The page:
Sunday, November 22, 2009

Backcountry Coffee

As a self-diagnosed coffee addict I've tried a lot of different methods to get my fix in the backcountry. Hopefully summarizing my experiences will help you avoid a few mornings of bad brew and speed your path to coffee nirvana.

Instant coffees:

I've tried a few different instant coffees. They're lightweight, easy to adjust strength, simple to use and usually inexpensive. Sounds wonderful and perfectly suited for backpacking, right? Wait until you taste it. Its hot and easy... but its not coffee.

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Coffee bags (commercial):

Until recently Folgers singles coffee bags were my go to solution for hiking. Similar to instant coffee, this is a lightweight option that can be scaled up or down for strength and the bags are relatively inexpensive. I typically use two bags for a 12oz cup of coffee. The quality is so-so but its far superior to standard instant coffee products.

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Home made coffee bags:

At home I only drink coffee from a local roastery - Cashua Coffee. I've tried a few different methods of making the equivalent of the Folgers bags except with GOOD coffee inside. Theoretically this is the perfect solution, right? Great coffee, inexpensive and MYOG to boot? Perfection. Unfortunately, I never made good cup using this method. I'm sure there's a perfect combination of grind, fabric or paper and amount of coffee in the pouch but I couldn't find it. I was successful in making OK coffee using this method but not the great coffee I'm in search of.

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Pressed coffee:

This is my method of choice at home. I have a press at work, a few presses at home, a cup with a press built into it for road trips... you get the idea. I'm addicted to pressed coffee. My sweet wife gave me the Snowpeak coffee press a few years ago and I love it. The only weakness of this system is that it only serves one function and its lighter than most presses but its still not UL. Still, I take it on some trips where I can afford the volume and know I'll have time to enjoy my coffee in the morning. Its hard to beat this.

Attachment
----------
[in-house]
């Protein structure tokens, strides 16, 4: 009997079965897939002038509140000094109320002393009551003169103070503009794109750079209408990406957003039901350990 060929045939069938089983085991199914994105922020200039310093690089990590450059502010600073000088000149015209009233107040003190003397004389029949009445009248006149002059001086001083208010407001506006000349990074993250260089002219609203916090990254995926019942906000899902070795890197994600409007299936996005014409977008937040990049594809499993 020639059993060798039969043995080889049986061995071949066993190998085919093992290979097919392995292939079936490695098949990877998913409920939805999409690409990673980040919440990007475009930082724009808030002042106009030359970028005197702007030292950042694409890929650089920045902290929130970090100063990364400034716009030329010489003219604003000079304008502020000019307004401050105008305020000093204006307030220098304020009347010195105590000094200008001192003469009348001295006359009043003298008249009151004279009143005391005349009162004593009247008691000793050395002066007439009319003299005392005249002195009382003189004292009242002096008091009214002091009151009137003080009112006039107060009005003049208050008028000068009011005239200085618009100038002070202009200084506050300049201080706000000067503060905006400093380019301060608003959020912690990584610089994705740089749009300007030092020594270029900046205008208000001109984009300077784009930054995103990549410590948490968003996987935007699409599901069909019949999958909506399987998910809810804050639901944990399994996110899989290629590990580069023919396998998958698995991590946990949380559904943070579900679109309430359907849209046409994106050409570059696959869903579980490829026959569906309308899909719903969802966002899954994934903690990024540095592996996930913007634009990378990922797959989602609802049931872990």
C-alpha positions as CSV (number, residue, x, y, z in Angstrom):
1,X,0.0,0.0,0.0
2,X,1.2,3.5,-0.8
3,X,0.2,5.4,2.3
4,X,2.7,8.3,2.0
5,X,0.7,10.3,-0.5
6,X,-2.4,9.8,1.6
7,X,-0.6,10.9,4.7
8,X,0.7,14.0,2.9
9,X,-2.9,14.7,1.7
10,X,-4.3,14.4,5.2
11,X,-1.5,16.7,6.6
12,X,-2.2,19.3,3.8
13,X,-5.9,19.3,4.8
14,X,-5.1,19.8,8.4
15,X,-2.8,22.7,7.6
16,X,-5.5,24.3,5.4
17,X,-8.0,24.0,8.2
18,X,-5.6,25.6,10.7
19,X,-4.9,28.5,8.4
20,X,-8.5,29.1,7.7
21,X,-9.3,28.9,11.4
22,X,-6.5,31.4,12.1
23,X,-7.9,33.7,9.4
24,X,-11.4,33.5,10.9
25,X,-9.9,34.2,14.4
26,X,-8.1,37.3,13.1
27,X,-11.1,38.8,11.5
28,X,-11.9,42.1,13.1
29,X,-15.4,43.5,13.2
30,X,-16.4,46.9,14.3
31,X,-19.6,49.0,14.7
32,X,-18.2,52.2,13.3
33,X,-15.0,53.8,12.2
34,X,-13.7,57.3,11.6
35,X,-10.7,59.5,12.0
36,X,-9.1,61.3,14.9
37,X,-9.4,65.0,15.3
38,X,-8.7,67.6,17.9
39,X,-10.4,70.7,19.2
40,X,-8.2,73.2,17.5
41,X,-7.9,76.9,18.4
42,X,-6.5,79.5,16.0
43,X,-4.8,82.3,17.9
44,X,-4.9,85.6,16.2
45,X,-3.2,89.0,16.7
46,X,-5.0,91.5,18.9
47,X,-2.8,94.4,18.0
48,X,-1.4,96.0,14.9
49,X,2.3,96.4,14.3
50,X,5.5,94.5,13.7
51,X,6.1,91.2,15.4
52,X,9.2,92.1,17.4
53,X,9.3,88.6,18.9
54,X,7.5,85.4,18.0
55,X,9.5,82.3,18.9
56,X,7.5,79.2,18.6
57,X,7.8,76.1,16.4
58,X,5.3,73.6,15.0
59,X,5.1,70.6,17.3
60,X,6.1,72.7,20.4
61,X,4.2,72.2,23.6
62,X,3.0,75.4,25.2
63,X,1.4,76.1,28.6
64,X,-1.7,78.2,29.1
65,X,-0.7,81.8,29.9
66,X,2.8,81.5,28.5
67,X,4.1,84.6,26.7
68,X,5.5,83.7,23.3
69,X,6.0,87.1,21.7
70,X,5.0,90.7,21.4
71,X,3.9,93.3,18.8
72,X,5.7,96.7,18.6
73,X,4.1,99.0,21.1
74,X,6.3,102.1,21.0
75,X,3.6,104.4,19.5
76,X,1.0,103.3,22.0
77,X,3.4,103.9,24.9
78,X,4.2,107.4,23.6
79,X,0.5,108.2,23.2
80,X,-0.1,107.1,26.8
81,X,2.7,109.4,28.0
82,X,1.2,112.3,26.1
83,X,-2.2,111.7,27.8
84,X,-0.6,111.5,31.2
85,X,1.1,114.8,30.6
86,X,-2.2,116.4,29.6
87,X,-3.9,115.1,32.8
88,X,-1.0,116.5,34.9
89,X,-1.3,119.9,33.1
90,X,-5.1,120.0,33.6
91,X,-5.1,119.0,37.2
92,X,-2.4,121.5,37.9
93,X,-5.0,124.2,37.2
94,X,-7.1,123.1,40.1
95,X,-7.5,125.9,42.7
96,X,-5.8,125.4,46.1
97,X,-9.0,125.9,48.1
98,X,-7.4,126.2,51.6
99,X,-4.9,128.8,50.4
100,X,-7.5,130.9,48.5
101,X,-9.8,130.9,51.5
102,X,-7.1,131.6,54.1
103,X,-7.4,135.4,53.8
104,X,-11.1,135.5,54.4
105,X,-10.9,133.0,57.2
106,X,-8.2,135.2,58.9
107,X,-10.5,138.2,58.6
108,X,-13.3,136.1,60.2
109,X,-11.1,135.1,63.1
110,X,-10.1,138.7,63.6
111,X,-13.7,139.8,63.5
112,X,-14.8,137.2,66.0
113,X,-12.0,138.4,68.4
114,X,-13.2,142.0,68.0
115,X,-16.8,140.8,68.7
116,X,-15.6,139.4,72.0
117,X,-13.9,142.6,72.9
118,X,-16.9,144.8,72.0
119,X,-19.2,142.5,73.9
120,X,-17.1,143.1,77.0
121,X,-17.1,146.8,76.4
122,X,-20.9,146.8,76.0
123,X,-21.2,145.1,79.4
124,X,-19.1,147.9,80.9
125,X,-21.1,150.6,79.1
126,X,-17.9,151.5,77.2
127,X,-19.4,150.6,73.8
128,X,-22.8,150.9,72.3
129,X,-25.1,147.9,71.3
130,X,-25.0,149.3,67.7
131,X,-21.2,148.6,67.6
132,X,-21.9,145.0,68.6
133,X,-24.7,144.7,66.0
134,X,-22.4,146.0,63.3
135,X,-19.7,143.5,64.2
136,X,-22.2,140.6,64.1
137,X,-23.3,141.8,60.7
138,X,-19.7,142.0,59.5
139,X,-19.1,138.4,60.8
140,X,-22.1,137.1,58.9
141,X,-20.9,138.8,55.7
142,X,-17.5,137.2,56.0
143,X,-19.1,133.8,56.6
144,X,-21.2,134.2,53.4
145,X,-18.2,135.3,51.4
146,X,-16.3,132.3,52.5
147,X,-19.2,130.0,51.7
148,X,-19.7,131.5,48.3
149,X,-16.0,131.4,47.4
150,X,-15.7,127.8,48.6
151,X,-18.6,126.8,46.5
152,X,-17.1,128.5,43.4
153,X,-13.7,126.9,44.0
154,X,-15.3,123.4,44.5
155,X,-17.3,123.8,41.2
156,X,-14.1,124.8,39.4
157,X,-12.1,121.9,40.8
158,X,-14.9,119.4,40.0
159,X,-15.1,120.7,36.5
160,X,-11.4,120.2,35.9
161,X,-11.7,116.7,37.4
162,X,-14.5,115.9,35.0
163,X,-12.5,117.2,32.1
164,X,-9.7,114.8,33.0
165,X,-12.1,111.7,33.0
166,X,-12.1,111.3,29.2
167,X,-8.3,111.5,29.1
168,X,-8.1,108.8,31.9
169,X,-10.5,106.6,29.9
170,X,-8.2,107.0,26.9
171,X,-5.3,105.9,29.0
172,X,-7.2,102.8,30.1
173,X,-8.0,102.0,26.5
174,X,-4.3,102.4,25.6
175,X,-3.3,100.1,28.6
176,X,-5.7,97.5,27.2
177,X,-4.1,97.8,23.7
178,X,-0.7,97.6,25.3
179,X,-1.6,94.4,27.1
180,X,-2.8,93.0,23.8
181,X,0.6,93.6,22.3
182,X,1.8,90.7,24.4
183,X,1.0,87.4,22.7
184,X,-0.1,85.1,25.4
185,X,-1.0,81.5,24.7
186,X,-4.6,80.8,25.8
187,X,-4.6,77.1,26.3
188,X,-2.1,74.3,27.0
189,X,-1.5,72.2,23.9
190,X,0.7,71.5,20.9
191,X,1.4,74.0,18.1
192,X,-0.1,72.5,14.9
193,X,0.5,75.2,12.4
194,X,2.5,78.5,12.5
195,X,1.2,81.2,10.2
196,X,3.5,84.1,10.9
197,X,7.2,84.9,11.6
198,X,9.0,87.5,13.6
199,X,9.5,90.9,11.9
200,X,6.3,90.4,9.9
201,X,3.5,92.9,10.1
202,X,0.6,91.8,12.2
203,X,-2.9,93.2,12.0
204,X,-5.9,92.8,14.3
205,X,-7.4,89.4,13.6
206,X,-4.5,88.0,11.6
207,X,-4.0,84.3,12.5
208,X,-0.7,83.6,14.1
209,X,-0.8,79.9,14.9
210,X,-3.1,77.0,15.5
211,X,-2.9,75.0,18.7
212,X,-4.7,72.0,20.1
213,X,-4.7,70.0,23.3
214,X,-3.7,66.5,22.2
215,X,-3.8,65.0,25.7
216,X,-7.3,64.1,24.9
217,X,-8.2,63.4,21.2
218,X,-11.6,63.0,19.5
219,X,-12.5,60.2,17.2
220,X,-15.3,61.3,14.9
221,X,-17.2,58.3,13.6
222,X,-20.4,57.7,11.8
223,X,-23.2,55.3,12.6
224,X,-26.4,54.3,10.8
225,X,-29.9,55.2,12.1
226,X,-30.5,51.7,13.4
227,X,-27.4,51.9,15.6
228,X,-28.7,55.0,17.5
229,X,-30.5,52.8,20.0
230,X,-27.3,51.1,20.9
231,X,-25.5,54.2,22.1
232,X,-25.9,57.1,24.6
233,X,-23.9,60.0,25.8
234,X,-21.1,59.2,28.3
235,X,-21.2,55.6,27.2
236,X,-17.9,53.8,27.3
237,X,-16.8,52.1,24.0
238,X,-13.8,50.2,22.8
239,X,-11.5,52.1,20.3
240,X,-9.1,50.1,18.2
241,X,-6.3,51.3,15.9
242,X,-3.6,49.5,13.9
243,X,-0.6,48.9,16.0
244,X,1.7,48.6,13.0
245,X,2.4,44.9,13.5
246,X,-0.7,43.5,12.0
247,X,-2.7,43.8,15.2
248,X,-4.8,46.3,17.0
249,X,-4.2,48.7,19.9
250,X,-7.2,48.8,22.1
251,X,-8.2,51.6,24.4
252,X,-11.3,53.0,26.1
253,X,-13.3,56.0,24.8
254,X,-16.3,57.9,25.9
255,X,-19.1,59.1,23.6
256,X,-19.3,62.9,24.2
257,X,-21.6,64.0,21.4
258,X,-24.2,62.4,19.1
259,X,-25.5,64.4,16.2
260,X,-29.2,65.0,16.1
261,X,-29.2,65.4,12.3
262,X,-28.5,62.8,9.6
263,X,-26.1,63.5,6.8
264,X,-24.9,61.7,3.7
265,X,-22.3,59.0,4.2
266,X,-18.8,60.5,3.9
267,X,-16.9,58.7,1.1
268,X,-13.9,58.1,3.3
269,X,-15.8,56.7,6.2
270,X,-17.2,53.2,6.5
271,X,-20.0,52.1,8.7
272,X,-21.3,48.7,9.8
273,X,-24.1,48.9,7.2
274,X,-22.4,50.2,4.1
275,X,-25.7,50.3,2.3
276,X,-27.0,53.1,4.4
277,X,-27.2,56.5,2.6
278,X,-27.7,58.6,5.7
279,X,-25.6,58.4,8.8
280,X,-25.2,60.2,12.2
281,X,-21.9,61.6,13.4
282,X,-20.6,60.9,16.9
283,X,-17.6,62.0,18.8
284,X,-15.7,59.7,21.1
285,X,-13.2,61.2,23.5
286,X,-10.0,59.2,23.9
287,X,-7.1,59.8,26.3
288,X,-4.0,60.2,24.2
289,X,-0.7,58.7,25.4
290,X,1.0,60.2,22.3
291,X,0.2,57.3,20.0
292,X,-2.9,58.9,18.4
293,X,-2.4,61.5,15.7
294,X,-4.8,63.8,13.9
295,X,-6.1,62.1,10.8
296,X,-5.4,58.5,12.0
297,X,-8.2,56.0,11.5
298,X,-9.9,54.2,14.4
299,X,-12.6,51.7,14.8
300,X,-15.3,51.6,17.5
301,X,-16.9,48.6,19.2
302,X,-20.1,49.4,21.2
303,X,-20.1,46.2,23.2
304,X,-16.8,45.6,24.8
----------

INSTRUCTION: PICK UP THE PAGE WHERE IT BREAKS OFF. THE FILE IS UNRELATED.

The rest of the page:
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Starbucks VIA

On my last trip I took a few pouches of Starbuck's new VIA instant coffee. I have to admit that I was pretty skeptical prior to trying this one even after reading a few positive reviews on the internet. I've had more than one horrible cup of coffee due to experiments with instant coffee gone wrong. Fortunately, I was pleasantly surprised by the VIA Colombian blend. It even creates a crema that you would expect from freshly brewed. The only drawback to this the price at about $1 per 8oz cup.

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Next experiment?

I've read that the Jetboil Coffee Press will work with the Snowpeak 700 mug . This could be the coffee holy grail - light at 0.8oz, low pack volume AND fantastic coffee.



Rating: TBD...

Tuesday, November 17, 2009

Table Rock to Eastatoe Gorge

I just got back from a two night hike from Table Rock State Park to Eastatoe Gorge via the Foothills Trail. This was a group hike coordinated by the SC State Parks program. We were blessed with great views and fantastic weather the entire weekend. The temperature never dipped below 45 F and the skies were clear all three days.

We started out at Table Rock State Park around 9AM Friday morning. We only planned to hike 9 miles each day so I was looking forward to taking time to enjoy the views and relaxing in camp both evenings.

Most of the leaves were gone but several of the large white oaks still were showing a lot of color.



Great vistas from just below Pinnacle mountain.

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The first night we camped at the Cantrell Homestead. There are still remnants of the old dry stack chimney at this site and there's plenty of room to spread out. Water is only a few hundred feet down the trail making this a great way-point on the FHT. Here's a photo of my MLD Grace Duo Tarp and Serenity bug tent.



One of the unique things at the Cantrell site are the stone recliners around the fire ring. They're a great way to cook dinner, enjoy good company and warm up by the fire.



We camped the second night at the Eastatoe Creek Gorge which is about a 9 mile hike from the Cantrell site. The Eastatoe Creek runs right by the camping area.



Just down from the main camping area is an impressive narrows. You lose the sense of scale in this video unfortunately. The narrows drop around 40ft in a 20 yard run that is never more than a few feet wide. Powerful!

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More great fall color along the FHT.